Localizing lesions

3 Localizing lesions

William of Occam (died circa 1350) pioneered the KISS (‘Keep It Simple, Stupid!’) approach to problem-solving with his philosophical principle that the fewest possible assumptions are to be made in explaining a thing. This principle is known as Occam’s razor and is used in localizing neurological lesions.

The aim is to find the focus of the pathology. Thus all signs are assessed and judged if they can be ascribed to a single lesion or not.

Once this intellectual exercise is over, the clinician then prioritizes any tests required to diagnose the actual disease.

If the anatomical site of disease is not known, then testing cannot be performed in a logical, rational, cost-efficient and expedient manner (Table 3.1).

Table 3.1 The required thought process for diagnosis

Question Answer
1. What is abnormal? Take a history
2. What body system is responsible? Examine the animal
3. Is it the nervous system? Perform a neurological examination
4. Where is the lesion? Interpret the exam findings
5. What could the lesion be? Consider signalment, history, anatomic location
6. How best to diagnose? Consider the anatomic location
7. How best to treat? Consult textbooks and journals


The history provides important information as to the nature of the underlying disease. It is wrong to assume that history-taking can be avoided by performing various blood tests and imaging techniques. In fact, that would be one of the most serious errors a clinician could make. Assessing the speed of onset, the rate of progression, either worsening or improving, and the duration of signs gives the first clues as to the diagnosis and hence the possible prognosis.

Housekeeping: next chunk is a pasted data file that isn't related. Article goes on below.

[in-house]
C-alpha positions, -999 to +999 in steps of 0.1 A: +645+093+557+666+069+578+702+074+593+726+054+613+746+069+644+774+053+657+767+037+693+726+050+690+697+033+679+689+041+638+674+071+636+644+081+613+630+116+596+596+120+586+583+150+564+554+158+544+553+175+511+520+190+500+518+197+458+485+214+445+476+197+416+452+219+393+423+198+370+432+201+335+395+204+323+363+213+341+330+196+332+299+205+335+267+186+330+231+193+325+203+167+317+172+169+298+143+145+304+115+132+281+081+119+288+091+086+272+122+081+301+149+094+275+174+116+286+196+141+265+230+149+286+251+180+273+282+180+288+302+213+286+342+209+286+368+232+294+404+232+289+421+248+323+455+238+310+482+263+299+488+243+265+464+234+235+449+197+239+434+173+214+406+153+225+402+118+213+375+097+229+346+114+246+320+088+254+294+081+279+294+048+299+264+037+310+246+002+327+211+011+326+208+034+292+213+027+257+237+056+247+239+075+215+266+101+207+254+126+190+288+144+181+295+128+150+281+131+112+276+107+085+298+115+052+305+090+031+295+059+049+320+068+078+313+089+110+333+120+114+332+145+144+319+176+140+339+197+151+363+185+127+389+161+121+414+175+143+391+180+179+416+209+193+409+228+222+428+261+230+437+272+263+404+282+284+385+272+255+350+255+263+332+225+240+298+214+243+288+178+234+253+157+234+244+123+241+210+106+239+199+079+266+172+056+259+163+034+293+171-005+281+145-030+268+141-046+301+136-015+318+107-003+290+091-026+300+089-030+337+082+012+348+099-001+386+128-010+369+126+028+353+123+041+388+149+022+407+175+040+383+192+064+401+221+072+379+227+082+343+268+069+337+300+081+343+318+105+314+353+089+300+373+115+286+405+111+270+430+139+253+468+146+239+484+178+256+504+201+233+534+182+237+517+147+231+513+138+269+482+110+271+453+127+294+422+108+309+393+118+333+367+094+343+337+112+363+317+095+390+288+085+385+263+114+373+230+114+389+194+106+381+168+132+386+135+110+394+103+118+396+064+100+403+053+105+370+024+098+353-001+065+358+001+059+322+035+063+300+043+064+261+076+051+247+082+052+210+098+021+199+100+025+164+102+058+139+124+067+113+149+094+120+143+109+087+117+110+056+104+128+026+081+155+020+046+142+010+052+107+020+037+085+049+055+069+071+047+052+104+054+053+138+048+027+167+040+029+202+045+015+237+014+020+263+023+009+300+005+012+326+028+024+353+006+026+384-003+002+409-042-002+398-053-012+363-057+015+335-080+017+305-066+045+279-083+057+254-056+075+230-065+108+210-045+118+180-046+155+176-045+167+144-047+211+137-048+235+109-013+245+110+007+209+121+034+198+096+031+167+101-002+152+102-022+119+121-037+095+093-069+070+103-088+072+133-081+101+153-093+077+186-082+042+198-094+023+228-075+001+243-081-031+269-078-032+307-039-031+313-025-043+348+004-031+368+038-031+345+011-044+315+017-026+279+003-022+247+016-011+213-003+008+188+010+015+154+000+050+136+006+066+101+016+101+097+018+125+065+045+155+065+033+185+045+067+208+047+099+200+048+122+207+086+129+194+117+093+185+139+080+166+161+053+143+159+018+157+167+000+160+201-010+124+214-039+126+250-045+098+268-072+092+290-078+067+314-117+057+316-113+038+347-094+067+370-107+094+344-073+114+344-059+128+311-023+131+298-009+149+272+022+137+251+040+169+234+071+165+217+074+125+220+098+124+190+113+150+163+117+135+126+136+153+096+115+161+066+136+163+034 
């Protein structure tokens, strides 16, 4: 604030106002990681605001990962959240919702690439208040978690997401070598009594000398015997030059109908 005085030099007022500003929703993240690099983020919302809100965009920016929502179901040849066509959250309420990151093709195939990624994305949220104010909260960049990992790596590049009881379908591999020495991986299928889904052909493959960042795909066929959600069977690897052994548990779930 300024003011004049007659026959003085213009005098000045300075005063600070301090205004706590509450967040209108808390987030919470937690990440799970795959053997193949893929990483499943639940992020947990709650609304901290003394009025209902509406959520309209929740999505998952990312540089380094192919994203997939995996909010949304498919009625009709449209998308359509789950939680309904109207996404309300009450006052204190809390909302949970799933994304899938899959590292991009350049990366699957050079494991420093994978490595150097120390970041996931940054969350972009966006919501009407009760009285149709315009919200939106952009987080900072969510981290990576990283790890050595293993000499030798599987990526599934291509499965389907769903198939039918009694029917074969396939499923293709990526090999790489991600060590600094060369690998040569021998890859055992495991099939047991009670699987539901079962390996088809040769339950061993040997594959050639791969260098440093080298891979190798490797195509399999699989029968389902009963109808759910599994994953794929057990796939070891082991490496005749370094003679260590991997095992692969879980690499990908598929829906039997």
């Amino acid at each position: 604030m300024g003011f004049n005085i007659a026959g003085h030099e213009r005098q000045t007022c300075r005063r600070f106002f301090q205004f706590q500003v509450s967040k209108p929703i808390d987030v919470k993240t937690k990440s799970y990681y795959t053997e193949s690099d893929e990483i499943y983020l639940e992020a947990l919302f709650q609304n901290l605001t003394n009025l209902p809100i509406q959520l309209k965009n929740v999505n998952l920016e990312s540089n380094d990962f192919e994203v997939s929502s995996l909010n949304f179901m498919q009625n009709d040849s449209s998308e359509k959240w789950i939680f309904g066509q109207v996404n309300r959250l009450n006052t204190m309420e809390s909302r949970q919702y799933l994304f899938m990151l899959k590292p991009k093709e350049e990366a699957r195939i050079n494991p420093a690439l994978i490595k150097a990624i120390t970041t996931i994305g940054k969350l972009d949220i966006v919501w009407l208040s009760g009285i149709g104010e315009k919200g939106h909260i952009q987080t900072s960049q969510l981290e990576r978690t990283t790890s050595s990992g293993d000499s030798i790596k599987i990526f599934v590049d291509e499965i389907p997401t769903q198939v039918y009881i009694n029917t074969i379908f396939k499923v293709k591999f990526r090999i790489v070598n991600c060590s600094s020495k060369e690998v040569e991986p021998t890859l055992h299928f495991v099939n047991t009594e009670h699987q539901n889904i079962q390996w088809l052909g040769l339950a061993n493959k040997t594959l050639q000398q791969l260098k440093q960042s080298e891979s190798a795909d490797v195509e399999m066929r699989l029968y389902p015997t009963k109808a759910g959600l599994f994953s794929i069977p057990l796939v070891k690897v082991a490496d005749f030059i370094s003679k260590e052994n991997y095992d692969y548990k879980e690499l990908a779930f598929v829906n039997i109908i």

Pathological processes have typical patterns of behaviour and these can be simplistically demonstrated with graphs. These are guidelines only. Diseases have nuances and variations in clinical appearance. Textbooks only describe the common presentations (Fig. 3.1).

It is important to consider the nature of the underlying disease before planning any diagnostic tests. If all the possible underlying diseases (the differential diagnoses) are uniformly fatal within a short time span, it is only fair to the owner, who is funding the investigation, to inform them of this fact. Equally, if the suspected aetiology is one which will resolve without intervention within a short time frame, it is important to mention this to the owner, and consider using what could be termed ‘benign neglect’, i.e. wait and see. If the animal does not respond as expected within the timeframe expected, then further investigation is certainly justified.

Interpretation of neurological signs

Apart from inadequate history-taking, the chief hurdles of the diagnostic steeplechase are an inability to examine the nervous system, and more commonly, an inability to interpret the findings of such an exam.

The trick of examination is to follow a routine, and train oneself to notice both the normal and abnormal.

Interpretation of findings requires a basic understanding of how the nervous system works. Happily, there are characteristics associated with each section of the nervous system (Boxes 3.1-3.9). Make a list of the abnormalities, apply ‘Occam’s razor’, and see if the deficits can be assigned to one area of the nervous system (Fig. 3.2).

Sep 3, 2016 | Posted by in SMALL ANIMAL | Comments Off on Localizing lesions
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